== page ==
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How the COVID lockdown highlighted the need for a ‘family violence toolkit’

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Nearly 10% of Australian women in domestic relationships suffered family violence during the pandemic last year.[1]

This is a sobering statistic, especially in the afterglow of International Women’s Day.

The lockdowns in Australia made the situation of many victims of family violence worse—victims who were trapped in their homes with their abuser.

During lockdown, crisis calls to domestic violence hotlines spiked across the country. Many victims, however, were unable to ask for help because they were under constant surveillance and could not access support outside the home.

The prevalence of family violence in our society, and its escalation during the health pandemic, highlights that we all need tools to help us recognise family violence and respond to it.

Most people who are affected by family violence turn to family and friends for support. What you do or say can be vitally important. Here are some essentials for recognising and responding to family violence:

What does family violence look like?

Family violence can take different forms. Often it is assumed to be physical violence, but it also includes verbal, emotional, psychological, sexual and financial abuse. Controlling and coercive conduct by a person towards another is also a form of family violence, as is violence to a pet or damage to property.

Some of the harder to identify forms of family violence include:

Financial abuse. This keeps victims financially dependent on their abusers. Victims may be prevented from working, have restricted access to money, or be forced to open bank accounts and obtain credit or loans in their name.

Technological abuse. This can include use of technology, such as social media and SMS messages, to control a partner and track their movements through GPS.

Control and coercion. This is conduct designed to entrap a victim and make it difficult to leave the relationship. Signs of coercive conduct include making threats and intimidation, creating an environment where the victim is dependent upon the perpetrator, monitoring the victim’s movements, isolating the victim from support networks, sharing intimate photographs to degrade and humiliate the victim and gaslighting behaviours.

Coercive control is not widely understood and has been described as though you feel like you are constantly walking on eggshells. Coercive control has been in the news lately, as Australian states and territories discuss criminalising this form of family violence. Criminalising coercive control would send a strong message to abusers that this type of behaviour is unacceptable.

Violence and threats of harm to pets. Half of victims of family violence stay in abusive relationships because they are worried about leaving their animals behind. States and territories are now looking at how they can amend legislation to include violence against pets. In the ACT, the RSPCA offers Project SAFE, which provides family violence victims with emergency care for their pets when they are leaving a relationship.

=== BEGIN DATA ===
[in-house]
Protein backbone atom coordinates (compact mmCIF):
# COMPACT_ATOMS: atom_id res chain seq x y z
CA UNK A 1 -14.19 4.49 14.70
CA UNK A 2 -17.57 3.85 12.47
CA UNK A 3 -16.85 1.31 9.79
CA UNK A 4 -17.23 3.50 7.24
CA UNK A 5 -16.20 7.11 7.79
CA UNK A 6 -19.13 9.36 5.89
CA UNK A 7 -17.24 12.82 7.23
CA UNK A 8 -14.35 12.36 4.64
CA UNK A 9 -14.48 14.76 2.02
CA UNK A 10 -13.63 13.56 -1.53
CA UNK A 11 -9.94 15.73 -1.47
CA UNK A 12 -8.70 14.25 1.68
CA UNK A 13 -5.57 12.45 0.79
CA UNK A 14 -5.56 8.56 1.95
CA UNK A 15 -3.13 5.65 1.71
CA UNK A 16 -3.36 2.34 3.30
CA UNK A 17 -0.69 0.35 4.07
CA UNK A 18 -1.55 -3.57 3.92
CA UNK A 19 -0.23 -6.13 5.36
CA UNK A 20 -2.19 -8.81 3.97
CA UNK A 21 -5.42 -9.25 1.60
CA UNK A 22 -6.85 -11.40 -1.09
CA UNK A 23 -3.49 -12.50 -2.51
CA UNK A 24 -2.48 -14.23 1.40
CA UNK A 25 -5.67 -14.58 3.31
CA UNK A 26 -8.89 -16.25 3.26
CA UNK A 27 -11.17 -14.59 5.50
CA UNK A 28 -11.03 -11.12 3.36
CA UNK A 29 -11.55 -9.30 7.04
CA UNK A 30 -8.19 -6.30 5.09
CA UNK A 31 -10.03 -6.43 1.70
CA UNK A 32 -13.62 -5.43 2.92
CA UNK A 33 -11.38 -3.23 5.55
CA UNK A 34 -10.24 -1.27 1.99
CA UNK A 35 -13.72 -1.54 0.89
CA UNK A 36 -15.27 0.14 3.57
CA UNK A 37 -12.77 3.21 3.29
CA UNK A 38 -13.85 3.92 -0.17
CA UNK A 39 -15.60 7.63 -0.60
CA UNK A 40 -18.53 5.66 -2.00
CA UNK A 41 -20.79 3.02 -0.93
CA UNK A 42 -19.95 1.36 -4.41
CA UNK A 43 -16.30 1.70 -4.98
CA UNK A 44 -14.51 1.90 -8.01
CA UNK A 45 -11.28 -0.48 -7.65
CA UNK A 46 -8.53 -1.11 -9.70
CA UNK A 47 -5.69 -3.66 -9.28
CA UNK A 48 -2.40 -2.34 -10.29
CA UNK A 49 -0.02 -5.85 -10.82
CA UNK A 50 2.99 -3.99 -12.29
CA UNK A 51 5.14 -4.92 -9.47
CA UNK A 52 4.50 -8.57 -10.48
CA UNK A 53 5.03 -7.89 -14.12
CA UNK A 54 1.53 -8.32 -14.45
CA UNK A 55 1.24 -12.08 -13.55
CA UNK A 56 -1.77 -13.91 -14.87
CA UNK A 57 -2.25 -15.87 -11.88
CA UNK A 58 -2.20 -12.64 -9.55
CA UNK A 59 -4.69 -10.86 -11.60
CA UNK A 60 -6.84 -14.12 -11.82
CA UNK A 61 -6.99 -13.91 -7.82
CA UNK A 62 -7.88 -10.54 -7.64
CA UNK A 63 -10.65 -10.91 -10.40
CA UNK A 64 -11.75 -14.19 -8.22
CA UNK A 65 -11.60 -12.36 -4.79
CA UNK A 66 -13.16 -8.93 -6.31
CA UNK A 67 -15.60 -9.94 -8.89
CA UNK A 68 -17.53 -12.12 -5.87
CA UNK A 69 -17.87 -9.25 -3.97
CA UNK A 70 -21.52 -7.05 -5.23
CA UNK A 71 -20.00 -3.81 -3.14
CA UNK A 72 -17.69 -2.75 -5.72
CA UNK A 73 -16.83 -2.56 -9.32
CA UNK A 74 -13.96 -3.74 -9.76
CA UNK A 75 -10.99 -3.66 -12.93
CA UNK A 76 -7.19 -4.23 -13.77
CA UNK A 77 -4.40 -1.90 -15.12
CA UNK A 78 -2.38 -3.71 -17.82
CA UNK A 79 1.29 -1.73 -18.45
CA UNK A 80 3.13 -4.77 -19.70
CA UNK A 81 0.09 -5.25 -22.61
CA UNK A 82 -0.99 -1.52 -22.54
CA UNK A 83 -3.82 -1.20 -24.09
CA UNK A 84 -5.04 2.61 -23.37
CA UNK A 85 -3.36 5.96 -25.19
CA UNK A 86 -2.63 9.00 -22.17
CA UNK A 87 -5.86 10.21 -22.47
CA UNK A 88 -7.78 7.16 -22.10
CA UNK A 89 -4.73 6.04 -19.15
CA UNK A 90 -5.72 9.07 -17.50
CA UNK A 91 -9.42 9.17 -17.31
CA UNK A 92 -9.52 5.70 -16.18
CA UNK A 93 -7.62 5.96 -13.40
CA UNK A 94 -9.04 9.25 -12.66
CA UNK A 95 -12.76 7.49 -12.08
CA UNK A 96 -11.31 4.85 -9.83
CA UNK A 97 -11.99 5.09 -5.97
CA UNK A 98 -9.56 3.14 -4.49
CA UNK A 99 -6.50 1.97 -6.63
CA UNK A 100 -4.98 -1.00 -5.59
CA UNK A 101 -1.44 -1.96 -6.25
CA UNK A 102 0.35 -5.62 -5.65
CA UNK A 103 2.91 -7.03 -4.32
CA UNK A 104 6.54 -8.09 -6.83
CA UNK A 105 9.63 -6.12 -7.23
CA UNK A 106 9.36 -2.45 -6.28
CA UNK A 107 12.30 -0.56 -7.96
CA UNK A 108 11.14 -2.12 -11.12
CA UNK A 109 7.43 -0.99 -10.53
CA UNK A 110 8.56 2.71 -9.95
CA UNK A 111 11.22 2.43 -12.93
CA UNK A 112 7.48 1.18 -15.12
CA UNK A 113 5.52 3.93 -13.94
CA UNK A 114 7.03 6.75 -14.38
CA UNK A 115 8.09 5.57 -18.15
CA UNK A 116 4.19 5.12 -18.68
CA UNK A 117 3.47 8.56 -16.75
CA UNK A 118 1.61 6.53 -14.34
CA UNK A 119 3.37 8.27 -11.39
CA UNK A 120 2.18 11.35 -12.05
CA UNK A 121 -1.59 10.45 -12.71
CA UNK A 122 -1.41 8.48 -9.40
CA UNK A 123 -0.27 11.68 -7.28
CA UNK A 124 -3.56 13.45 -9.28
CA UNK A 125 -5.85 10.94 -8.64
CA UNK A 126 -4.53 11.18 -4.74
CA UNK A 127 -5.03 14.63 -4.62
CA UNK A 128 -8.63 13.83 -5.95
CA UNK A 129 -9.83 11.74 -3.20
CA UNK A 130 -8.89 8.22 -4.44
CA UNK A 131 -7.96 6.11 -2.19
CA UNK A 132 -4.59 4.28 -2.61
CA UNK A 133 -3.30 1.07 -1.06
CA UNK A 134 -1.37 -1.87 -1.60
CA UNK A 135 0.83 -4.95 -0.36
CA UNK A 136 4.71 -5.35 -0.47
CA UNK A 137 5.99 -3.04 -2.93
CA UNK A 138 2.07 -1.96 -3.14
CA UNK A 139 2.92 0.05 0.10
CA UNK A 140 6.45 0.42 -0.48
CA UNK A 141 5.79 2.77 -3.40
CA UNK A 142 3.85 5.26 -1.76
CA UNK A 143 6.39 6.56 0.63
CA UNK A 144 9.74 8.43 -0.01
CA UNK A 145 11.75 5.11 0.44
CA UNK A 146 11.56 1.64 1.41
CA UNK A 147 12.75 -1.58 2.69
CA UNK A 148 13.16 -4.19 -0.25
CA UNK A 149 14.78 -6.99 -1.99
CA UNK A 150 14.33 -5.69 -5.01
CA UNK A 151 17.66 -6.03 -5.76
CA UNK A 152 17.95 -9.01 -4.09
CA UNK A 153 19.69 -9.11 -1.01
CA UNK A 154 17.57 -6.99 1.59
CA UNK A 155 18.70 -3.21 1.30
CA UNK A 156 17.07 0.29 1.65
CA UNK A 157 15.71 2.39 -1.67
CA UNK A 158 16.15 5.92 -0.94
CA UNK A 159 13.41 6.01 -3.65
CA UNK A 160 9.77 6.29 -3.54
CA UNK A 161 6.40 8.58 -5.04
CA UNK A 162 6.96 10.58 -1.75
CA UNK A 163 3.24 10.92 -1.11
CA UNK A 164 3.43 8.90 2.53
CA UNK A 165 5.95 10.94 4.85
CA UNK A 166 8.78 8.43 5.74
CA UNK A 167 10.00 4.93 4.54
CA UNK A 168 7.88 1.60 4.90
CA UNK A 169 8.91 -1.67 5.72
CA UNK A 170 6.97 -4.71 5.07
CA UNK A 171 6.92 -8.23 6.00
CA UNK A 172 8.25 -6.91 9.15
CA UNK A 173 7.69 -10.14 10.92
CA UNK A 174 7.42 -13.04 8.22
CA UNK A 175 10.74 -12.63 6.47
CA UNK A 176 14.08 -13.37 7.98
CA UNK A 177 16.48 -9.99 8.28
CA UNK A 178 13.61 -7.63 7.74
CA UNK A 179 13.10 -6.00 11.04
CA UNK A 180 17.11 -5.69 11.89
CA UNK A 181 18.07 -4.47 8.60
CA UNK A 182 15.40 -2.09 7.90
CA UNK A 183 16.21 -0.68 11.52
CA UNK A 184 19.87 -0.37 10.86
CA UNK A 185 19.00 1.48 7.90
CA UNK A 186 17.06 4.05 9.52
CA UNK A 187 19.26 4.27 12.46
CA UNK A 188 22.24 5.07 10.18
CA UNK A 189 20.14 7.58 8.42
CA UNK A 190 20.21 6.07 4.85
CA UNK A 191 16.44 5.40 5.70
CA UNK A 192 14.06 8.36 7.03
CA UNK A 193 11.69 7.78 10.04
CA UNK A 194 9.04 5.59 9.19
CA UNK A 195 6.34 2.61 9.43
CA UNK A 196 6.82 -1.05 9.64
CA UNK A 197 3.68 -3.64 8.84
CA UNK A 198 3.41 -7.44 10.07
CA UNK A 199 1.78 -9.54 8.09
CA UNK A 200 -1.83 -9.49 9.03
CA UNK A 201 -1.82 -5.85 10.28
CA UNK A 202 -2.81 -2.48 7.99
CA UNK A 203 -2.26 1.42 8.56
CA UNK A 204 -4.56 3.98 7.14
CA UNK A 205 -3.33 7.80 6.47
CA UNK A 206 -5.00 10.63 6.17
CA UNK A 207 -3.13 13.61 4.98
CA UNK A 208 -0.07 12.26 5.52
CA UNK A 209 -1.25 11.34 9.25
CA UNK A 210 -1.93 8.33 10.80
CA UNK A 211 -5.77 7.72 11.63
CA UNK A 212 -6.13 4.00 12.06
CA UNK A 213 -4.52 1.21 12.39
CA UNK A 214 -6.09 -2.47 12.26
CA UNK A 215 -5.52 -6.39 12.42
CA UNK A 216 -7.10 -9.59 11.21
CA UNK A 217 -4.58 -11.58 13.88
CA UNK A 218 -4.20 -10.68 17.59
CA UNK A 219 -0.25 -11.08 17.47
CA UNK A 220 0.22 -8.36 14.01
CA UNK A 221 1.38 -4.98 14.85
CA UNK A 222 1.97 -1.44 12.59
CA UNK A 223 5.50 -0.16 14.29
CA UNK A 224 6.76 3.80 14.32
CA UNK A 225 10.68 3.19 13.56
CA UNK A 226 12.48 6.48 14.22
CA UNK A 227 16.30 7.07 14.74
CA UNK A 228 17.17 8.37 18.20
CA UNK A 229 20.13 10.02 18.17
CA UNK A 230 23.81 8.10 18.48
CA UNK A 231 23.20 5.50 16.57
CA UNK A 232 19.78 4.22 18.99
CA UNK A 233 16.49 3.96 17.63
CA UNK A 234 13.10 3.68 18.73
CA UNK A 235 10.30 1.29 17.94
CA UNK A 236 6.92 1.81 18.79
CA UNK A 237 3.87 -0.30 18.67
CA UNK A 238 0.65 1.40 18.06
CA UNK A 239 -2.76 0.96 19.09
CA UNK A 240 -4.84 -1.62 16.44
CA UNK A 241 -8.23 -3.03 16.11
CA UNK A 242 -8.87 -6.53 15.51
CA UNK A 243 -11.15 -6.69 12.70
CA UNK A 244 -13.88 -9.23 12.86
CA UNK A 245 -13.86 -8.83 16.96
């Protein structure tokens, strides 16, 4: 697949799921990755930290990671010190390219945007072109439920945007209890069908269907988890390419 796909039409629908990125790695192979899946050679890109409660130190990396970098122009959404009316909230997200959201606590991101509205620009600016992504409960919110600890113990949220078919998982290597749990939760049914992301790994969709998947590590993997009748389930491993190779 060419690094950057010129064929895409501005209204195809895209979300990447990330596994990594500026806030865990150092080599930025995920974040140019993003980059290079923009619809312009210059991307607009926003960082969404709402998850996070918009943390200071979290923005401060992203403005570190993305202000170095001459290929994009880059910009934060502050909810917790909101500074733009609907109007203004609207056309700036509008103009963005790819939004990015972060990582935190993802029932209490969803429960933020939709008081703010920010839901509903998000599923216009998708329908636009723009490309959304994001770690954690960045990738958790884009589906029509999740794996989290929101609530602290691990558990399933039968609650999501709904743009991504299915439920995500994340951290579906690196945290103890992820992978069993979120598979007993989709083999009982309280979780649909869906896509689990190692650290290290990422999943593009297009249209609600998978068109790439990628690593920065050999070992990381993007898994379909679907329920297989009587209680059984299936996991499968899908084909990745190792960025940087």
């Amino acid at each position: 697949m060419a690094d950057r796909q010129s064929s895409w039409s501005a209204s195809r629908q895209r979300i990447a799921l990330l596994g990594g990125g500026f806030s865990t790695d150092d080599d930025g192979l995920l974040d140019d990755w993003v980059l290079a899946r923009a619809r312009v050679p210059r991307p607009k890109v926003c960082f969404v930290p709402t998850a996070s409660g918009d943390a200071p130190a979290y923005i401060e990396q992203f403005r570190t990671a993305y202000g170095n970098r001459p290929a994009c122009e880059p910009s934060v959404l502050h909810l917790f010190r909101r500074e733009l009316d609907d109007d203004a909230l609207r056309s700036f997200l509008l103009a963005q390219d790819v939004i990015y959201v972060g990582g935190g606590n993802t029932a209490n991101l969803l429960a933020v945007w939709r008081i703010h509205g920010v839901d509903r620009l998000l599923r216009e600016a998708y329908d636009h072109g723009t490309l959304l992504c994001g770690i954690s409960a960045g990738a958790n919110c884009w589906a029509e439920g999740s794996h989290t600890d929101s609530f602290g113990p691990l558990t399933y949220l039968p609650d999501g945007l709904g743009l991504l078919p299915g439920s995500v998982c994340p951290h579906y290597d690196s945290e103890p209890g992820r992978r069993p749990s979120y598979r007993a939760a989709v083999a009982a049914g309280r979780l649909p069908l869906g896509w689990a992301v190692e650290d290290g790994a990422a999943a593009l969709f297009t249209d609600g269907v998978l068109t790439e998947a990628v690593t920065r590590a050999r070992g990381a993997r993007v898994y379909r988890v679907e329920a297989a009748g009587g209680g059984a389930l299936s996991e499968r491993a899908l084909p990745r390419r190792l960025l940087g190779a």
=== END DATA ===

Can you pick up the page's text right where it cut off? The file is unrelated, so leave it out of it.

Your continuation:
Help and resources

If any of the above resonates with you (your situation, or the situation of a loved one) the following agencies can help:

Domestic Violence Crisis Service (DVCS)

Support is available from their team 24/7, 365 days per year. Calls are treated with confidentiality. DVCS can assist with providing counselling and safety planning.

The RSPCA’s Project: SAFE if you have concerns about your pets

‘Care Financial Counselling’ provides lots of easily understandable information about how to manage money and access financial support.

The major banks in Australia now offer policies to assist customers affected by family violence.

You can obtain documents at no cost and protect your contact information from being disclosed to the other party. You may also obtain emergency financial assistance.

Your employer may provide paid or unpaid leave to enable you to deal with family violence matters.

Legal assistance to understand your rights and protect your safety and your children’s safety. 

Legal Aid ACT provides a ‘drop-in’ clinic at the ACT Magistrates Court for advice and assistance relating to Family Violence Orders.

Specialist legal advice from a family lawyer.

Parker Coles Curtis specialises in Family Law and Family Violence cases. Founding Directors Debra Parker, Catherine Coles, Jacquelyn Curtis and their team provide trauma-informed advice, guidance and support.

They can assist you to apply to the ACT Magistrates’ Court for a Family Violence Order or respond to an application. Parker Coles Curtis welcomes and supports culturally and linguistically diverse families and the LGBTQI+ community.

[1] As revealed by a survey conducted by the Australian Institute of Criminology.

Founded by a dynamic team of women, Parker Coles Curtis is Canberra’s newest boutique family law firm. Run by specialist family lawyers Debra ParkerCatherine Coles and Jacquelyn Curtis, Parker Coles Curtis are experts in helping people find solutions in both amicable and high-conflict separations. They help culturally and linguistically diverse families and the LGBTIQ+ community.  

This powerhouse team provide down to earth and practical advice with an empathetic approach. They help you to resolve your family law problems, stay calm and focus on a new beginning. Parker Coles Curtis assist with custody, property division, child support, divorce and family violence matters.

Call Parker Coles Curtis on (02) 5114 2660 or visit parkercolescurtis.com.au

 

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